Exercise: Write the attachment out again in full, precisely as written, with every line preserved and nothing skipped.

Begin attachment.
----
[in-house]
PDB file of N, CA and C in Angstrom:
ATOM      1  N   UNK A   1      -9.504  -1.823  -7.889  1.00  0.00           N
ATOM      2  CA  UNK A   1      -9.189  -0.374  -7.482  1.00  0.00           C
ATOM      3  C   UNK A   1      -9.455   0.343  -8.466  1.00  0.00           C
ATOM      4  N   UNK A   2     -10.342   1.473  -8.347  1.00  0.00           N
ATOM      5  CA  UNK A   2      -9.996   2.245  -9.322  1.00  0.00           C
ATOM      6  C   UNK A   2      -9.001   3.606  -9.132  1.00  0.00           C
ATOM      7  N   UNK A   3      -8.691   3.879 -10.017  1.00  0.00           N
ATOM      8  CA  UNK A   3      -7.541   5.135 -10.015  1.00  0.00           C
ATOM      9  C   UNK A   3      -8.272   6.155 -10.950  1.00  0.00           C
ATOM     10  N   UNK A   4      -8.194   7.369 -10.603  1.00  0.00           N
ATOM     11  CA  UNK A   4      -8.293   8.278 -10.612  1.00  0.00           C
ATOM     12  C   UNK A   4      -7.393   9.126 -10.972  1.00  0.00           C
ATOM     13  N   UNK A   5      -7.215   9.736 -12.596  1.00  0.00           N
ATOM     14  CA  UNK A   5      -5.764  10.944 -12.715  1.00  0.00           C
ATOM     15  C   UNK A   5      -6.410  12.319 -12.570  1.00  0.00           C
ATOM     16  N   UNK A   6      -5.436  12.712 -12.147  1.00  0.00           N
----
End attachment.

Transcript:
[in-house]
PDB file of N, CA and C in Angstrom:
ATOM      1  N   UNK A   1      -9.504  -1.823  -7.889  1.00  0.00           N
ATOM      2  CA  UNK A   1      -9.189  -0.374  -7.482  1.00  0.00           C
ATOM      3  C   UNK A   1      -9.455   0.343  -8.466  1.00  0.00           C
ATOM      4  N   UNK A   2     -10.342   1.473  -8.347  1.00  0.00           N
ATOM      5  CA  UNK A   2      -9.996   2.245  -9.322  1.00  0.00           C
ATOM      6  C   UNK A   2      -9.001   3.606  -9.132  1.00  0.00           C
ATOM      7  N   UNK A   3      -8.691   3.879 -10.017  1.00  0.00           N
ATOM      8  CA  UNK A   3      -7.541   5.135 -10.015  1.00  0.00           C
ATOM      9  C   UNK A   3      -8.272   6.155 -10.950  1.00  0.00           C
ATOM     10  N   UNK A   4      -8.194   7.369 -10.603  1.00  0.00           N
ATOM     11  CA  UNK A   4      -8.293   8.278 -10.612  1.00  0.00           C
ATOM     12  C   UNK A   4      -7.393   9.126 -10.972  1.00  0.00           C
ATOM     13  N   UNK A   5      -7.215   9.736 -12.596  1.00  0.00           N
ATOM     14  CA  UNK A   5      -5.764  10.944 -12.715  1.00  0.00           C
ATOM     15  C   UNK A   5      -6.410  12.319 -12.570  1.00  0.00           C
ATOM     16  N   UNK A   6      -5.436  12.712 -12.147  1.00  0.00           N